Dental students start Remote Area Medical chapter to help underserved people
About 175 faculty, students and staff from the dental and medical schools at the University of Louisville volunteered their weekend June 19-20 to provide free health care to nearly 1,000 people in and around Pikeville, Ky.
Patients camped out in their cars overnight and lined up early to take advantage of the opportunity provided by Remote Area Medical (RAM)-Kentucky. School of Dentistry volunteers alone saw more than 600 patients over the two days. The UofL group helped pull 1,161 teeth, provide 269 fillings and perform 131 teeth cleanings.
This is the third consecutive year members of the UofL community have joined with other health care providers to create a successful event at Pike County Central High School. It’s the second year dental student Caroline Curtis has been to Pikeville.
“It’s one of the most rewarding things I’ve ever done, which is why I’m so passionate about it,” Curtis said.
Curtis had plans to do mission work in Africa or South America. She said she realized after her first RAM experience, that she could make a difference in Kentucky because there are so many people in the state without access or the ability to pay for health care.
Her first RAM event in 2009 so inspired her that she and five other dental students have taken part in other RAM clinics since then in such places as Letcher County, Ky., and Maryville and Maynardsville, Tenn.
Now they are building the RAM presence at UofL.
With the encouragement of Bill Collins, the UofL dental alumnus who coordinates RAM-Kentucky, they started the country’s first student RAM chapter.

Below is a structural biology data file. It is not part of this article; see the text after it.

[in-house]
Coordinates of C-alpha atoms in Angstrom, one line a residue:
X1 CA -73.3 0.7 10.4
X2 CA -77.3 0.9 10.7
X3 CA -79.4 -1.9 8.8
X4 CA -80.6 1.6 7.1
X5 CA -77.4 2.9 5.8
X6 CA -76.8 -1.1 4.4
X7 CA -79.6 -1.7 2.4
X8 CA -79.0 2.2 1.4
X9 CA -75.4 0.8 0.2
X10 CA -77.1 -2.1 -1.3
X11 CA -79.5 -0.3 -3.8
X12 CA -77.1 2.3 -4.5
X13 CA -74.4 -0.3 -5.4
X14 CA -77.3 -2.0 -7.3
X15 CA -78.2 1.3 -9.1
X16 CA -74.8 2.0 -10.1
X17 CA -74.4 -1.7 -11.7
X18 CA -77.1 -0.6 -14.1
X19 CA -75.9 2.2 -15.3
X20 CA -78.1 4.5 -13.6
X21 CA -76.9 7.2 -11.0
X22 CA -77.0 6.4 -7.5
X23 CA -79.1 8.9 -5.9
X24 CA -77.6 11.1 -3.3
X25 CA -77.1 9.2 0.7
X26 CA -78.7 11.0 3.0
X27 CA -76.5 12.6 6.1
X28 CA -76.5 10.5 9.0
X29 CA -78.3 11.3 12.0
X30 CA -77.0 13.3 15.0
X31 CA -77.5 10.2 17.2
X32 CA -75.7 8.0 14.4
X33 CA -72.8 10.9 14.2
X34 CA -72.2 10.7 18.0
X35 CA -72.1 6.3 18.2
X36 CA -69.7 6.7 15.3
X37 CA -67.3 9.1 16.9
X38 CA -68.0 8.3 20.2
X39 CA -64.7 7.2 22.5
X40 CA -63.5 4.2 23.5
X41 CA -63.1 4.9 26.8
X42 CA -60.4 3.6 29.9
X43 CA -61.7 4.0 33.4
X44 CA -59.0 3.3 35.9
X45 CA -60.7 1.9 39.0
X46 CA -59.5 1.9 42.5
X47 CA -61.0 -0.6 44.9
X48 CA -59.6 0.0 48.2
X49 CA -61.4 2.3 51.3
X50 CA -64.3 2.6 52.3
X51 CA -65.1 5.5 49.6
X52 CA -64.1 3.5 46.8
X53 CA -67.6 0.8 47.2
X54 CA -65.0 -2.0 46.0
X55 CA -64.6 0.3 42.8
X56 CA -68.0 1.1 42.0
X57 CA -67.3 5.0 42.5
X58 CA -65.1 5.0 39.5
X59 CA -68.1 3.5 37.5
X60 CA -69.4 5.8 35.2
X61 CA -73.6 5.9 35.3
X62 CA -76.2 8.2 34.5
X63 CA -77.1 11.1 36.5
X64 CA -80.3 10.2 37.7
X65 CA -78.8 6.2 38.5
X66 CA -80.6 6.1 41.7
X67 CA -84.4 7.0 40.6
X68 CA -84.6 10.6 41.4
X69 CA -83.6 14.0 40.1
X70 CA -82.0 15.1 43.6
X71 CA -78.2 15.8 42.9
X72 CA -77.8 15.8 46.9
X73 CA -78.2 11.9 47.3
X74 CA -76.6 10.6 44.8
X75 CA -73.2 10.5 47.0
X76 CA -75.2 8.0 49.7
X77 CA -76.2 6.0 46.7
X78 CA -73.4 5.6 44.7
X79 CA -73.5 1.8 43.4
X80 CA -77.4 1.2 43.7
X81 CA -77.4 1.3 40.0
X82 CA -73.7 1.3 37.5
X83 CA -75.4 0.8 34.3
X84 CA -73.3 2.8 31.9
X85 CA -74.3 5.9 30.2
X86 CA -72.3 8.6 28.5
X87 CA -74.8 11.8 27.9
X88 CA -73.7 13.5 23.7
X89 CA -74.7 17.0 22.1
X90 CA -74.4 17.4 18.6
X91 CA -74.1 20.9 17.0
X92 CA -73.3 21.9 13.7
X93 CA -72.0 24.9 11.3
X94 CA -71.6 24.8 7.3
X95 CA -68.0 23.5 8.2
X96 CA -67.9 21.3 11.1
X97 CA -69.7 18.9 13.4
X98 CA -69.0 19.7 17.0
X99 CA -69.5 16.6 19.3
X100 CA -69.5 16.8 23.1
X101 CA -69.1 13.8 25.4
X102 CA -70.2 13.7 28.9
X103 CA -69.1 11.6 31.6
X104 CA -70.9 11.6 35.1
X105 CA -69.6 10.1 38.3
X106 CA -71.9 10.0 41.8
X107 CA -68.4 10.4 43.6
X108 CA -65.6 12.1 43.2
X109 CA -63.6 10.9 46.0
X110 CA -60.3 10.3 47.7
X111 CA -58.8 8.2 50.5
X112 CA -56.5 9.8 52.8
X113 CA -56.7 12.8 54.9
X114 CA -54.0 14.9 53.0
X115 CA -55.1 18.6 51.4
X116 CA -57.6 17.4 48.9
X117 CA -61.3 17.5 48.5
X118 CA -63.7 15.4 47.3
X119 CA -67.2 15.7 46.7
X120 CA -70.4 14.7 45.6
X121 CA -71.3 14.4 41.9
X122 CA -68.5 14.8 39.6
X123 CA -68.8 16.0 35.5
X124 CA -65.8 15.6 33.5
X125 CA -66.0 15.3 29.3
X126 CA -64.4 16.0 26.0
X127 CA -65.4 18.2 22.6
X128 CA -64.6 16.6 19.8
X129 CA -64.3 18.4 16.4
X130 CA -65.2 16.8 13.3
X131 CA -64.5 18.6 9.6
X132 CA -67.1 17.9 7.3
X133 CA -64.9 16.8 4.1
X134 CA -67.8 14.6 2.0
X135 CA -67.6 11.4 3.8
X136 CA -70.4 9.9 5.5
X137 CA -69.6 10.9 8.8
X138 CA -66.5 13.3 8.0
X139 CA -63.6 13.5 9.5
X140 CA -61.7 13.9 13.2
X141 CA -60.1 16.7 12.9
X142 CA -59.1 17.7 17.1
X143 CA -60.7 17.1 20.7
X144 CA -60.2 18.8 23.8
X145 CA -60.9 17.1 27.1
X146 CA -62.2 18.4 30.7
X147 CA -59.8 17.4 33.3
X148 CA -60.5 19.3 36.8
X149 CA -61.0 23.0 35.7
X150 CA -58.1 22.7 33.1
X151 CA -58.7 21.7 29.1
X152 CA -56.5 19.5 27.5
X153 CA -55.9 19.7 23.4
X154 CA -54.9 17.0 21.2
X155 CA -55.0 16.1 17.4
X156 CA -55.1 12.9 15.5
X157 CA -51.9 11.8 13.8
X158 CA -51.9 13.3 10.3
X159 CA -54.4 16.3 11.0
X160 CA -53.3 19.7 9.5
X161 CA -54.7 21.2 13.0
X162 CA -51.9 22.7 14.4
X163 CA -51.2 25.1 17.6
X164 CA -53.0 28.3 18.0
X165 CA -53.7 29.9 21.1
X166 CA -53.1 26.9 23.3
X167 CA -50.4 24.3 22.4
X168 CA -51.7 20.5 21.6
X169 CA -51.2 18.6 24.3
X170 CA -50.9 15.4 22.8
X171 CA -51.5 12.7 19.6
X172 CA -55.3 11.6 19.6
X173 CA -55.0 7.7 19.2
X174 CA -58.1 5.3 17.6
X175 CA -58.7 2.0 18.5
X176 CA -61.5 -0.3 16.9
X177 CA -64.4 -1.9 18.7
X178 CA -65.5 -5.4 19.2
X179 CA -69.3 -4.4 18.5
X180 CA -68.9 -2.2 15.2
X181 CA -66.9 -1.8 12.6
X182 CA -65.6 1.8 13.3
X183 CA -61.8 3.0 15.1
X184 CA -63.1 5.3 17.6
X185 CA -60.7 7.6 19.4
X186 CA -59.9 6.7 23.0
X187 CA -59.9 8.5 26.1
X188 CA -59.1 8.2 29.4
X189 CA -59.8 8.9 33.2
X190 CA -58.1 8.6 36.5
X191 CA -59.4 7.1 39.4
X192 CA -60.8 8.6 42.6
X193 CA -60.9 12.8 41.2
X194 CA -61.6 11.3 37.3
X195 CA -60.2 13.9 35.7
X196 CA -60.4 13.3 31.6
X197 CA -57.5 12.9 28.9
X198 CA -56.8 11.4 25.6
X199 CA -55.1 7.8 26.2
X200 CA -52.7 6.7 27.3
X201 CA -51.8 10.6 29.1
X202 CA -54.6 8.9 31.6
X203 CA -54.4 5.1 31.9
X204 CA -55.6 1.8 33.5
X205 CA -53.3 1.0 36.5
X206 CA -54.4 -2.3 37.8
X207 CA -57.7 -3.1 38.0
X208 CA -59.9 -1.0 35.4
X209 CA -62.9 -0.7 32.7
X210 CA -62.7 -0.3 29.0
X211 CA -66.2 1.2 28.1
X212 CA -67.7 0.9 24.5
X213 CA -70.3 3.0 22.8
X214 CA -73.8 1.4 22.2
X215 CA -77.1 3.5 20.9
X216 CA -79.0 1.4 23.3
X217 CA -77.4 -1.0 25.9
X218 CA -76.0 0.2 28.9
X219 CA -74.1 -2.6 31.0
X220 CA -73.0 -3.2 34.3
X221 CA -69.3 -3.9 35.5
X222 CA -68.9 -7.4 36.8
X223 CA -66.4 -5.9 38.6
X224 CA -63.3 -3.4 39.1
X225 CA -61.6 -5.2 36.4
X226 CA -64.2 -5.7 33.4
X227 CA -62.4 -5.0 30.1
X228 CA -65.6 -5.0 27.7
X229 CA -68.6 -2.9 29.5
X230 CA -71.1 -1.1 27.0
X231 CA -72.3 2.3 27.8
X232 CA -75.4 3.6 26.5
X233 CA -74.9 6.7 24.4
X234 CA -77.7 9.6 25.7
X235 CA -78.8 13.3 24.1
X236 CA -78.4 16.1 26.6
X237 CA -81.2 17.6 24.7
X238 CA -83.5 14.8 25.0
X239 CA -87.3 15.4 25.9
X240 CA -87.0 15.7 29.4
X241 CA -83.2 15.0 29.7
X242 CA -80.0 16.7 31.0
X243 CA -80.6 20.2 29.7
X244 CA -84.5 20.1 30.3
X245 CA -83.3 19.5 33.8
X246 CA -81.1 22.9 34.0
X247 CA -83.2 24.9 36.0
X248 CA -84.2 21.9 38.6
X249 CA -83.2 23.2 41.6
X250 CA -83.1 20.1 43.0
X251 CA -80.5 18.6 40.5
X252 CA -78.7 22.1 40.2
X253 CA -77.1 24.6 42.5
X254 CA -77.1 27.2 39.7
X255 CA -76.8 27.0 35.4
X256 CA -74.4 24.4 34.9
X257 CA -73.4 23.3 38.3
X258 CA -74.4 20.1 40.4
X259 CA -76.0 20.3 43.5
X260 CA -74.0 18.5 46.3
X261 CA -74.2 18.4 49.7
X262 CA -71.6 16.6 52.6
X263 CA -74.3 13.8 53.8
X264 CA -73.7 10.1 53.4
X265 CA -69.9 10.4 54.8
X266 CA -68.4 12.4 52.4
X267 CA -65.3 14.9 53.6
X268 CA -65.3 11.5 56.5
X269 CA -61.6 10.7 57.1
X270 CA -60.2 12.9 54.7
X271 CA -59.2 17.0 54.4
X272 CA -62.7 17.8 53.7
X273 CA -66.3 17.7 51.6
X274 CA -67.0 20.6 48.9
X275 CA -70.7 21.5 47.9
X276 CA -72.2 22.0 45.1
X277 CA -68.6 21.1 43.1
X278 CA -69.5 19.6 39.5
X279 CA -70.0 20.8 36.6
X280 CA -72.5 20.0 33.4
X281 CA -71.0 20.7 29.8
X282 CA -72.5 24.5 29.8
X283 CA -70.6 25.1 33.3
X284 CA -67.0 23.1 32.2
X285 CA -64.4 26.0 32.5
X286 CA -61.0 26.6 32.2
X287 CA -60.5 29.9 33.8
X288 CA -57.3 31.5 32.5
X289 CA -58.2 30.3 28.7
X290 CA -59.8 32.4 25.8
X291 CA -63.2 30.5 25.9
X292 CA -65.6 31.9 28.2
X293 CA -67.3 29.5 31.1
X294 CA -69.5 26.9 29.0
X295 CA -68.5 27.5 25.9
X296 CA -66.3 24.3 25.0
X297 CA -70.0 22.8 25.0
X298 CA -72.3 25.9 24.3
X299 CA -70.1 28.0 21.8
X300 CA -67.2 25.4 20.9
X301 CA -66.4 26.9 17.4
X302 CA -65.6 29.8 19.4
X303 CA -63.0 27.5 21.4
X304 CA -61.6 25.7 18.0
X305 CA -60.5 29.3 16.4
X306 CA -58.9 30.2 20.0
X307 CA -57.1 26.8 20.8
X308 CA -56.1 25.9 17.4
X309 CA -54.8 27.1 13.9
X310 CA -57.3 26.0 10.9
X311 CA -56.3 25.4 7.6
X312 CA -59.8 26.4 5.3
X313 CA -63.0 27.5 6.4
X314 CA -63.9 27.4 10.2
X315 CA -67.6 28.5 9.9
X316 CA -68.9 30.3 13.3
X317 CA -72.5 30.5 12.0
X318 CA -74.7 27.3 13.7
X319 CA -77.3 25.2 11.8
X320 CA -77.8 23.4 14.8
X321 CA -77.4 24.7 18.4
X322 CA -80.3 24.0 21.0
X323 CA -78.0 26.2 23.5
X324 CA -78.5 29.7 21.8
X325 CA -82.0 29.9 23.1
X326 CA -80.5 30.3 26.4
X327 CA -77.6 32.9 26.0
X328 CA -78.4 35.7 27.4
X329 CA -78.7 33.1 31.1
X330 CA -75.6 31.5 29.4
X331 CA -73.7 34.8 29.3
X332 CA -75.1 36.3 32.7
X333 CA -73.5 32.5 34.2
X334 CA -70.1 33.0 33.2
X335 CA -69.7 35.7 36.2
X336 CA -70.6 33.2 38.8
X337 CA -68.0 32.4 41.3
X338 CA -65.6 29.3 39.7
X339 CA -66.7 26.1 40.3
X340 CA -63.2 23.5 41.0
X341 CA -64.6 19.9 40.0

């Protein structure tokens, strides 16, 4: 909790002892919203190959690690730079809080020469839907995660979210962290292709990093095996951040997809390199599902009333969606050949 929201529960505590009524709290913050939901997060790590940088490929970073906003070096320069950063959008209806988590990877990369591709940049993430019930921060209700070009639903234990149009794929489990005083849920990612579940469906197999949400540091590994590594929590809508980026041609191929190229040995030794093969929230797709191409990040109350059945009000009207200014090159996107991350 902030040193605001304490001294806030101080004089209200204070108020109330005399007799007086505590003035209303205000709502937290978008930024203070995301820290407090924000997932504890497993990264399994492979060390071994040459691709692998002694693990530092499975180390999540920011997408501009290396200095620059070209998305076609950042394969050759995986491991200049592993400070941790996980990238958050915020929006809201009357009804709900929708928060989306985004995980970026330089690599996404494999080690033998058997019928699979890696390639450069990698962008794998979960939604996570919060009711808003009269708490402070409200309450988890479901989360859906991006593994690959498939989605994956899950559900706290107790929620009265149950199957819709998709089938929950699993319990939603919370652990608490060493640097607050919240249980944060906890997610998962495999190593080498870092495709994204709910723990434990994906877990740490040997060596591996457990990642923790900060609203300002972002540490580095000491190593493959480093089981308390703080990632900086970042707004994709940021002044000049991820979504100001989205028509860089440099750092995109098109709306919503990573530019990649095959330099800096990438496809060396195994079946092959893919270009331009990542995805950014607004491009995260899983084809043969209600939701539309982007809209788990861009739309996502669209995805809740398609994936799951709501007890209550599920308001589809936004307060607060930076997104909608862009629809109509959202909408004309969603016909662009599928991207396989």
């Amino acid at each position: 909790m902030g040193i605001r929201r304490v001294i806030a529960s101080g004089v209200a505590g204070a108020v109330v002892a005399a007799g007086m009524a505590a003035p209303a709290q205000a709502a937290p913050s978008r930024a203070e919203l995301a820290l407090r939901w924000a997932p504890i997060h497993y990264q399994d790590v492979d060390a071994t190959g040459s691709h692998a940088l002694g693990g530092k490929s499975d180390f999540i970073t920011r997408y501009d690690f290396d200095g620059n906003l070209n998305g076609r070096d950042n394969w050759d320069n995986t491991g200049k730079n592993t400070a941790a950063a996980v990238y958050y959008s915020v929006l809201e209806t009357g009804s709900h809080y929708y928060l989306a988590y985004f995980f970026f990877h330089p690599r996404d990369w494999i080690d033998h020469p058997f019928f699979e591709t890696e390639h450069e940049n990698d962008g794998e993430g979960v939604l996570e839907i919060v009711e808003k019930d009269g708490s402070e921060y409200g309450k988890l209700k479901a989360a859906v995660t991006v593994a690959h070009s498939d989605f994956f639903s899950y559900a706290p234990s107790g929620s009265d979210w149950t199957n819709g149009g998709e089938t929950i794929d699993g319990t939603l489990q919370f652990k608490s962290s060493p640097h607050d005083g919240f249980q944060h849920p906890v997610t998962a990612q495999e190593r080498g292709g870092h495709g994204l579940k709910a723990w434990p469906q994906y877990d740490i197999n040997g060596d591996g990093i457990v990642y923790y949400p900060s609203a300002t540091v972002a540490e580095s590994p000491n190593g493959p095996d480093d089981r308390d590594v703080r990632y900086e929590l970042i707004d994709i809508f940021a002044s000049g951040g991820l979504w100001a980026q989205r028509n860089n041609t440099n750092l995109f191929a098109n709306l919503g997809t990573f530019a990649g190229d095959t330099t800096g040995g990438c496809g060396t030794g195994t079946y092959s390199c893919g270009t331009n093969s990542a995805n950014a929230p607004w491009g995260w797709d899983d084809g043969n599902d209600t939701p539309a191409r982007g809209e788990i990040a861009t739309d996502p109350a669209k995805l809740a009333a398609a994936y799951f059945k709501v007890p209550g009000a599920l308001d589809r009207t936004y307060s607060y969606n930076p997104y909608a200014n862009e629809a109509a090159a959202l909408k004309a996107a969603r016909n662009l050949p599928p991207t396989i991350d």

Dental student Farzan Pouranfar used his experience as an undergraduate starting an Iranian student organization to guide the students through the application process for a student organization, and the UofL Student Government Association approved the application this spring. Already RAM ULSD (short for UofL School of Dentistry) has about 45 members.
“The RAM events help prepare me for my career,” Pouranfar said. “It’s wonderful hands-on experience. I love interacting with these patients who really need our help.”
RAM ULSD wants to increase student awareness and involvement in the Remote Area Medical Volunteer Corps. The group has already begun plans to host a RAM benefit dinner in February.
But its influence has spread beyond UofL.
Pouranfar said he’s already heard from dental students in New York who want to learn how to create their own RAM student chapter.
RAM is a national effort to provide free health care in underserved areas such as Appalachia. Stan Brock, one of Marlin Perkins’ assistants in the old TV show “Mutual of Omaha’s Wild Kingdom,” started the program 24 years ago in Knoxville, Tenn.
The program offers free medical exams and education in cardiovascular disease, diabetes, cholesterol, breast and cervical cancer and other areas; dental cleanings, fillings and extractions; and eye exams and free glasses. It expanded into Kentucky in 2008.